Pope Francis received Lebanon's Prime Minister-designate Saad Hariri for a private audience. He also met with the head of the Italian Bishops' Conference and the superior of the Legionaries of Christ.
During the 30-minute meeting with Hariri, the head of the Church reiterated his desire to visit the crisis-ridden country as soon as the conditions are right, according to Vatican sources.
At the same time, Francis again called for the international community and all political forces in the Cedar State to work for the good of the nation. Then it would be possible to make Lebanon a "land of encounter, coexistence and pluralism". The pope also expressed his closeness to the Lebanese people, who are experiencing "a time of great difficulty".
Lebanon has been facing a severe political, economic, social and humanitarian crisis for months. Since the resignation of Prime Minister Hassan Diab in August 2020, the country has been de facto without political leadership. Hariri, appointed prime minister designate in October, has so far failed to form a new government. The patriarch of Lebanon's Maronite Christians, Cardinal Bechara Rai, has also been trying for months to mediate the formation of an effective government.
Call for "synodal process
About contents of the meeting of Pope Francis with the head of the Italian Bishops' Conference communicated so far neither Vatican nor Bishops' Conference something. Besides the conference president, Cardinal Gualtiero Bassetti, Secretary General Stefano Russo took part in the meeting. Francis last received the bishops' conference leaders at the end of February, including the three vice presidents.
In the meantime, the Permanent Council of the Bishops' Conference met at the end of March. On that occasion, the bishops outlined initial plans for a "synodal process" called for by the pope. The was planned more as a method than as a substantive reform, it was said at the time. He said the process would be especially significant in light of the difficult social and economic situation many people have found themselves in as a result of the pandemic. In January, Francis had called on the bishops' conference to finally begin a synodal process in which every diocese and parish would have to get involved.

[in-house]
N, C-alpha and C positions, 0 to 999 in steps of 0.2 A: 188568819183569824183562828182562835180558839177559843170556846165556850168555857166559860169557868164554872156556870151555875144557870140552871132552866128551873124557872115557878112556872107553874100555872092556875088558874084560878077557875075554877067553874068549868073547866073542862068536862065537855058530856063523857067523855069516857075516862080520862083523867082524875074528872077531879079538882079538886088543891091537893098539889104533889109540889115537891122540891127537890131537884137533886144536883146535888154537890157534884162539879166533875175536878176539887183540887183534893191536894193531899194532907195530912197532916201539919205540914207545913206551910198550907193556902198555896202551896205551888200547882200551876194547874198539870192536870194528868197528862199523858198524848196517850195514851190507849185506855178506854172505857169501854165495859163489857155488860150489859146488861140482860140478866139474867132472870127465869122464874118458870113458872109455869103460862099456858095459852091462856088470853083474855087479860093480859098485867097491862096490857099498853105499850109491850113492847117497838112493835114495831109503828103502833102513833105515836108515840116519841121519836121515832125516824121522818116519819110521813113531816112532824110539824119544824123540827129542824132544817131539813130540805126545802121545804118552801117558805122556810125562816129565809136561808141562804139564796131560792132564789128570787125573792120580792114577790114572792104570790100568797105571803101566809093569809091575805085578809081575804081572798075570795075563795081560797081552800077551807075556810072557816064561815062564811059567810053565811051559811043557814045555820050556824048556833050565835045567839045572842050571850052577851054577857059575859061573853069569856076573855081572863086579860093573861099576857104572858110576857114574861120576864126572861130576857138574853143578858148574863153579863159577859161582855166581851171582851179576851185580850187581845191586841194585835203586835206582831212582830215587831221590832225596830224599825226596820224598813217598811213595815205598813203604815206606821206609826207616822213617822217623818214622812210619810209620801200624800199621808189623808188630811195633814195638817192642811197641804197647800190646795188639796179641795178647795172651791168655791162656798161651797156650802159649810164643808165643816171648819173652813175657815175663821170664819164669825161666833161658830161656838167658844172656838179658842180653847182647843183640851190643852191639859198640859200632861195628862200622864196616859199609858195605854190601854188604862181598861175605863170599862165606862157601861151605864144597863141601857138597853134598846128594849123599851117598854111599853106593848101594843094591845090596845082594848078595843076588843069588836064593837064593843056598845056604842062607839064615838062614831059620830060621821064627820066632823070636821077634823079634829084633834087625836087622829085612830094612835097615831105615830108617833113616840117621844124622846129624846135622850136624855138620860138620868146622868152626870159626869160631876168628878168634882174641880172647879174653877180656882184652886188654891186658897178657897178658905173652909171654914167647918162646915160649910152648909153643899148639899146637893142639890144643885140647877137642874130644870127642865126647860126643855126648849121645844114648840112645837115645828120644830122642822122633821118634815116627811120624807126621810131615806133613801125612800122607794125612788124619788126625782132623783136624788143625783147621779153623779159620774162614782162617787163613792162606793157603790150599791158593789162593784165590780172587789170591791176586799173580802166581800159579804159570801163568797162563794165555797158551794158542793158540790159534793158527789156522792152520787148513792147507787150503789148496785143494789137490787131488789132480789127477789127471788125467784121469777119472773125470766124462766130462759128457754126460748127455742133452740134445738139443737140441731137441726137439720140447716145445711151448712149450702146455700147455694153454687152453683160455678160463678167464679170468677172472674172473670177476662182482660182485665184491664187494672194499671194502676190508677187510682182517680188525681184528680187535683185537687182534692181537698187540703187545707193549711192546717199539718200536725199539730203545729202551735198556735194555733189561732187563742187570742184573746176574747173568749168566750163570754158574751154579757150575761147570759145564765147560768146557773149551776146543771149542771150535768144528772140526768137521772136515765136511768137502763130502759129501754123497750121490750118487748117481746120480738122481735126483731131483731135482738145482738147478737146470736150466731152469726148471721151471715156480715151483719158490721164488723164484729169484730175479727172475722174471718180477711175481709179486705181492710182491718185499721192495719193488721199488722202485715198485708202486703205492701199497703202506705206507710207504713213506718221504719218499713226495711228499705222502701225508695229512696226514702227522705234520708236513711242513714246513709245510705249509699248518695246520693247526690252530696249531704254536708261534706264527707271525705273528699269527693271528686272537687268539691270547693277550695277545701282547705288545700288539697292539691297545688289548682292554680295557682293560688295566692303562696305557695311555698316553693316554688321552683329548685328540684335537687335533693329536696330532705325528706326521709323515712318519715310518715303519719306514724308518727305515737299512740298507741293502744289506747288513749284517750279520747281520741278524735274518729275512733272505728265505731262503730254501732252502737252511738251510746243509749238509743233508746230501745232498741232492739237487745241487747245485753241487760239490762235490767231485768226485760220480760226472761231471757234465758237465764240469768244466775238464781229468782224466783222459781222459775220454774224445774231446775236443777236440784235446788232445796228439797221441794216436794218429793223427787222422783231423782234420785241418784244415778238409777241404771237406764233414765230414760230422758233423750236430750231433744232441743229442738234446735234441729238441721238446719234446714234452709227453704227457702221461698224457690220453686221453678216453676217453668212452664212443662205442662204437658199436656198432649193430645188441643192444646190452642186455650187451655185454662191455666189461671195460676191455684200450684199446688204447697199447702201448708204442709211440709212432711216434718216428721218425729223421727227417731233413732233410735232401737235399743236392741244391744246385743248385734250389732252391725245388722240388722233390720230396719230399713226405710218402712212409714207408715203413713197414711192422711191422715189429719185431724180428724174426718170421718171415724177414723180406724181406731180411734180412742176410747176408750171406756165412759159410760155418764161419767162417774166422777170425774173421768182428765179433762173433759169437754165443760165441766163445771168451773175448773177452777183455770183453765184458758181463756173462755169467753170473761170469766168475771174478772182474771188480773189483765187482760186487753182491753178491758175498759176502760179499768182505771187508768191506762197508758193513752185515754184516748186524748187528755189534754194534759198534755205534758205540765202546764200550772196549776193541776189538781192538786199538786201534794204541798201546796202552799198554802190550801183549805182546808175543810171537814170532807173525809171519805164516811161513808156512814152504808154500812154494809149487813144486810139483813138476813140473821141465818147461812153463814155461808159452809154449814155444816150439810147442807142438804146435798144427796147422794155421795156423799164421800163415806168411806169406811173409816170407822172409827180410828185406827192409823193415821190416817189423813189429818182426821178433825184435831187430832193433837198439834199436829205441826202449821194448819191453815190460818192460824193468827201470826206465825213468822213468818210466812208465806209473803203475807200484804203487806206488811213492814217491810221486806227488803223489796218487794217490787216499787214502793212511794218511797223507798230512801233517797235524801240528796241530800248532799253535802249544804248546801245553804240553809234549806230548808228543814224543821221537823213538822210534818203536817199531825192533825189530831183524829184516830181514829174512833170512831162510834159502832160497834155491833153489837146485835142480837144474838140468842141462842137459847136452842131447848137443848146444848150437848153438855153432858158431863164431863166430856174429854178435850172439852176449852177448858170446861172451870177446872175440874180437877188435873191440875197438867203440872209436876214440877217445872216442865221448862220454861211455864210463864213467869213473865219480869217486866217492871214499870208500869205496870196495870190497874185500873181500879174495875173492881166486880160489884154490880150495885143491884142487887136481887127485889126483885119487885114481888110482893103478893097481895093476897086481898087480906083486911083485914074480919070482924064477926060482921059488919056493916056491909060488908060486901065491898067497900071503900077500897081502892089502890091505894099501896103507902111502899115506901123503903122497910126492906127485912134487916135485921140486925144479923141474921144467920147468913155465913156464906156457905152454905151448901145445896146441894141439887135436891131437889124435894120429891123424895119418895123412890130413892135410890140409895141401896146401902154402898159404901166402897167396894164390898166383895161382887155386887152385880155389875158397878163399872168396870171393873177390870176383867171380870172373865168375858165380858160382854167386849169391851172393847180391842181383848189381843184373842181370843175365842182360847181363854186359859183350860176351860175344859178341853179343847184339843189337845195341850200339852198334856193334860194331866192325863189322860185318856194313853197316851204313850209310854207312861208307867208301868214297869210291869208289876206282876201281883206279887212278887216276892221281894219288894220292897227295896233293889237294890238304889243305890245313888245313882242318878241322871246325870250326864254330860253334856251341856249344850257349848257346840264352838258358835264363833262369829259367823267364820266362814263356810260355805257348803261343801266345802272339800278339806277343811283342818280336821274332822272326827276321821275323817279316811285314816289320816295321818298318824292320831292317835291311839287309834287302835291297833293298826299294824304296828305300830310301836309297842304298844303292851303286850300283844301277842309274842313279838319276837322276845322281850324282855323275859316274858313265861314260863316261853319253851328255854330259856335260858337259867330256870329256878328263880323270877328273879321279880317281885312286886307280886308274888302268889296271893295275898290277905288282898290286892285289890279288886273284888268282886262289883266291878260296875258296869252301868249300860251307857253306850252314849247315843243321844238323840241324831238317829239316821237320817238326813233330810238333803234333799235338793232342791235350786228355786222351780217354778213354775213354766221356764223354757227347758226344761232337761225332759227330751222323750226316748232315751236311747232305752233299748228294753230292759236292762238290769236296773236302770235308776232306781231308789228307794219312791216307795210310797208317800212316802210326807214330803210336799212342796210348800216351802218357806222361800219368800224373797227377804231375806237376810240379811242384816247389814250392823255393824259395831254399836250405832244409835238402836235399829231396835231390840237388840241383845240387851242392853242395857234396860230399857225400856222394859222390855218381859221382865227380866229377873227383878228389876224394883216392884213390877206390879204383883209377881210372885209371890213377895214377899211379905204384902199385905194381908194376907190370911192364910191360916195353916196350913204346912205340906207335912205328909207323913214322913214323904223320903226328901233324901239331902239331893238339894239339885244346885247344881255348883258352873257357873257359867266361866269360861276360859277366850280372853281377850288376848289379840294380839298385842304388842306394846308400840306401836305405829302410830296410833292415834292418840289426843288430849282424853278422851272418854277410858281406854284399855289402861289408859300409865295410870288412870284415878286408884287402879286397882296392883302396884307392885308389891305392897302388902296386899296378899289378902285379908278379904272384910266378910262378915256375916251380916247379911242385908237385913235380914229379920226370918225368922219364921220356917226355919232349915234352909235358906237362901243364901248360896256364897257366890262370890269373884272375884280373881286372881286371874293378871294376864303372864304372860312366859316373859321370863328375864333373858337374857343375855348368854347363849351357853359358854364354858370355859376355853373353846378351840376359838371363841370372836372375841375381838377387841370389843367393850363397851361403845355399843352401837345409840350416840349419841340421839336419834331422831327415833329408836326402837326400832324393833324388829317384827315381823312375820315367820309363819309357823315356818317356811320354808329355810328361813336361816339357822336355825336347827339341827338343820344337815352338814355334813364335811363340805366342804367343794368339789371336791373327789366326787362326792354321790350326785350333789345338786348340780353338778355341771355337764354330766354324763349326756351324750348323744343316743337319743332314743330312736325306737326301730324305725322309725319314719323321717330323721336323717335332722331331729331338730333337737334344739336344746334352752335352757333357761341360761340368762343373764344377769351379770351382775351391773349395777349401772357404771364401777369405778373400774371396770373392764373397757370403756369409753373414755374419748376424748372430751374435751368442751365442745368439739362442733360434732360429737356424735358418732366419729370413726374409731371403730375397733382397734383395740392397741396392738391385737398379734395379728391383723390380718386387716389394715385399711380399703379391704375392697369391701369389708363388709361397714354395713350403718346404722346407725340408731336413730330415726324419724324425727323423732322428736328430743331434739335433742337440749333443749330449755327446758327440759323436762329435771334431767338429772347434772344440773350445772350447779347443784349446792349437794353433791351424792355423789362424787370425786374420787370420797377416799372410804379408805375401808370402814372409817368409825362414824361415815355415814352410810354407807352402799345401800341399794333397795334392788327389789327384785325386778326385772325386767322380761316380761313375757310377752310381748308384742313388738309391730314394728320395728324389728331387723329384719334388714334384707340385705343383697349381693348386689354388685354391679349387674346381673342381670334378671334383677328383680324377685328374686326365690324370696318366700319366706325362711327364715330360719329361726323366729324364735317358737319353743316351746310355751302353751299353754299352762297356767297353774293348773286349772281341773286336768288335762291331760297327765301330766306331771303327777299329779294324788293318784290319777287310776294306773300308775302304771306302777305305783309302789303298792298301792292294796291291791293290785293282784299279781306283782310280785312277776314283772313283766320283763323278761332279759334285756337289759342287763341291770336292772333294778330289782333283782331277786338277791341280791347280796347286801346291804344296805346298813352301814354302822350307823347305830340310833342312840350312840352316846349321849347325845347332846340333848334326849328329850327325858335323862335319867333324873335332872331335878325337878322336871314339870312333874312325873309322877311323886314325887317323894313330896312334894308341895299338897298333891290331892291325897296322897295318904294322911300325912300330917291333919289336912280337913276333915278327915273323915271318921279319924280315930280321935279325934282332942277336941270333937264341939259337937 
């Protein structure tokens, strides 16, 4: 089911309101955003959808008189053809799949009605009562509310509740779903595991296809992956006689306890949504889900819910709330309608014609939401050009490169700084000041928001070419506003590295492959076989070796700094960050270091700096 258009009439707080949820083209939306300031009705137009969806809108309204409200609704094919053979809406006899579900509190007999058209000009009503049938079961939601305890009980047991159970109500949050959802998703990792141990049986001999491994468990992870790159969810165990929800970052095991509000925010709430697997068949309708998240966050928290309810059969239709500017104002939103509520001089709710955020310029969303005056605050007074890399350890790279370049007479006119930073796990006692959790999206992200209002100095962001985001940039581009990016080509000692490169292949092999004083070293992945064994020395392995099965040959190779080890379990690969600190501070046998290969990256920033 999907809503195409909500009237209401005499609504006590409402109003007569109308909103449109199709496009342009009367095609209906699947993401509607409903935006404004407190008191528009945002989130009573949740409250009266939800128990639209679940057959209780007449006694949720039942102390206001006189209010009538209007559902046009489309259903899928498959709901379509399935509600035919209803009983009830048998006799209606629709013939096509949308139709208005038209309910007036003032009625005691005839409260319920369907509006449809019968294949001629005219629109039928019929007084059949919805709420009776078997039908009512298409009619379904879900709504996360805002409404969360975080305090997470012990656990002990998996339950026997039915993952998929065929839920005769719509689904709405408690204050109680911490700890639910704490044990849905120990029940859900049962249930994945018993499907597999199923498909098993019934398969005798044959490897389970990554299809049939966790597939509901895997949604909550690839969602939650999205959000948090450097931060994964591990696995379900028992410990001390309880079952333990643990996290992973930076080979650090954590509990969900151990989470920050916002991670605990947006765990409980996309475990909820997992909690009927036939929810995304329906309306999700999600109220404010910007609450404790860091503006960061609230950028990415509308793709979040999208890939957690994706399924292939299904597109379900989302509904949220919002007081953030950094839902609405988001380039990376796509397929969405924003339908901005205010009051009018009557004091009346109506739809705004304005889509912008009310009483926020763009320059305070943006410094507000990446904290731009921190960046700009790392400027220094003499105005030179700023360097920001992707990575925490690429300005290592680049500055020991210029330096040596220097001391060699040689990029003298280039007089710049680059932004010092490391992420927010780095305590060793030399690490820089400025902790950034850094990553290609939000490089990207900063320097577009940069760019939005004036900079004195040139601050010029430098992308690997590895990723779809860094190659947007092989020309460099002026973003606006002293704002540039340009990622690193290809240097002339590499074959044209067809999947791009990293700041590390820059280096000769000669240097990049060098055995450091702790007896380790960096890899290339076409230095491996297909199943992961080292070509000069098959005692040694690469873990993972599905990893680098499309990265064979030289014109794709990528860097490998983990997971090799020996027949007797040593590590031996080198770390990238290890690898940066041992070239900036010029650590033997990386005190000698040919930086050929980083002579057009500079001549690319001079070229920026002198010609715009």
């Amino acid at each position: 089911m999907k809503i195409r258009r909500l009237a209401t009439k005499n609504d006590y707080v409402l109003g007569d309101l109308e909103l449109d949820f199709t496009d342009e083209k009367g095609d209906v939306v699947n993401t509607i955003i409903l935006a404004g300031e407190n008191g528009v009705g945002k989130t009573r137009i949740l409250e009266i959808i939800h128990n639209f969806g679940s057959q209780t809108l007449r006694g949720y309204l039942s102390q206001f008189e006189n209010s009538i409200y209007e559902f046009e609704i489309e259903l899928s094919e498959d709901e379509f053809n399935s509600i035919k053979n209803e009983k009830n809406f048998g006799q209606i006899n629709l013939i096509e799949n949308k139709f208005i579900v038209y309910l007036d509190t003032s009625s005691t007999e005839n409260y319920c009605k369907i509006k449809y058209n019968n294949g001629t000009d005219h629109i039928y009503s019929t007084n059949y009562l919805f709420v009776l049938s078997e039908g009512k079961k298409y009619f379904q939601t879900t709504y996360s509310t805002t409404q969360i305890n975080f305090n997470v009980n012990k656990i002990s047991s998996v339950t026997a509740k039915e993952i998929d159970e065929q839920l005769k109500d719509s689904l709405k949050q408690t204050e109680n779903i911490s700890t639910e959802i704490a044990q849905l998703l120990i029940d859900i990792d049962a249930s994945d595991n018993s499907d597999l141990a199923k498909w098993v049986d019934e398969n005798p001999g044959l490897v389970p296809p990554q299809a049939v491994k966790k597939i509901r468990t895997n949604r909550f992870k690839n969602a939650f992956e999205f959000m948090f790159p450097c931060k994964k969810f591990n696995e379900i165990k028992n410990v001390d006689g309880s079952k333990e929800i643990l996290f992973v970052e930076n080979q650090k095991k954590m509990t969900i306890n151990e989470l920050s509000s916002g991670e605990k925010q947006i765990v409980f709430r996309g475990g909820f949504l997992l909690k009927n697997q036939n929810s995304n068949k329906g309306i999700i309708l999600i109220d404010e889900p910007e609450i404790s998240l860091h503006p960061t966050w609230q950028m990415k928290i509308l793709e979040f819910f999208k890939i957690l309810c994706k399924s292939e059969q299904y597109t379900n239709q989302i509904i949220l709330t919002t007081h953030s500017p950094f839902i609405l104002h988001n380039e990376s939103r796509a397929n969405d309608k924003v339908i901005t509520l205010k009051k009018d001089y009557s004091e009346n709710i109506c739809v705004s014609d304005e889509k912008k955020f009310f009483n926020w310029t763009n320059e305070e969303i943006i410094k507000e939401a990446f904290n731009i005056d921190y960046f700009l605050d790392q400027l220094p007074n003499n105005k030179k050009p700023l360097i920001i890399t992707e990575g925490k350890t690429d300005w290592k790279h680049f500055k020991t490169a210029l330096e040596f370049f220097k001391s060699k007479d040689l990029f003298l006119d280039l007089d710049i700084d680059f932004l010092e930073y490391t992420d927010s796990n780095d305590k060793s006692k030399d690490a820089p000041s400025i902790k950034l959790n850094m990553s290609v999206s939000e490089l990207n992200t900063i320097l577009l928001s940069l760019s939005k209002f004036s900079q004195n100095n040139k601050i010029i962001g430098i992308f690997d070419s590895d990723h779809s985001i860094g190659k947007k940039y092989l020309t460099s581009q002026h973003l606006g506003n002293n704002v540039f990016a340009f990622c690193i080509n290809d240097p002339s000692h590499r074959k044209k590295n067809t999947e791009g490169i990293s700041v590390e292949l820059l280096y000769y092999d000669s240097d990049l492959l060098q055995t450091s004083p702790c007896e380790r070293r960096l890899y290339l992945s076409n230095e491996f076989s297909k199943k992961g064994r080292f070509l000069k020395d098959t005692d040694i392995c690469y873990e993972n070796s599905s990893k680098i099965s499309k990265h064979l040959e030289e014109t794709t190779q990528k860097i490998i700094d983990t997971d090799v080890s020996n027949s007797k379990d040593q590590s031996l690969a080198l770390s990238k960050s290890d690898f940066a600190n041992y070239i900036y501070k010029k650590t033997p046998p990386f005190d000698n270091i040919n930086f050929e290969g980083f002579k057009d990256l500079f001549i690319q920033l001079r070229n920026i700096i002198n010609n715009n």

Other topics of the meeting may have included the pandemic and its pastoral consequences, and the merging of dioceses. In recent years, the pope has repeatedly merged individual dioceses of the total of about 220 in Italy. Several bishops de facto lead and administer two, sometimes three dioceses.
Catch-up inaugural visit
Pope Francis received the superior of the Legionaries of Christ, Father John Connor. Connor, 52, a U.S. cleric, was elected the new director general of the community in early February 2020. The usual inaugural visit to the pope was canceled due to pandemic and has now been made up, a spokesman for the community said. Connor had also informed the pope about the status of reforms in the Legionaries of Christ, as well as in the Regnum Christi community, which is affiliated with the Legionaries.
In the early 2000s, serious cases of sexual and psychological-spiritual abuse by the Legionaries' founder, Mexican priest Marcial Maciel (1920-2008), had come to light. This resulted in a severe crisis of the order and a renewal process lasting several years. Faced with deficiencies in the internal governance structures, Pope Benedict XVI decreed. 2010 a comprehensive investigation of the community and thorough reforms.
The reforms had been worked out over a number of years at several general chapters. At the end of March, the Legionaries of Christ published an updated overview of abuse cases. In it, they listed all cases of accused persons from their ranks worldwide. The "Annual Report 2020: truth, justice and healing" updates statistics from a first report of 2019. According to the Legionaries, they currently number just under 1.500 members in 21 countries.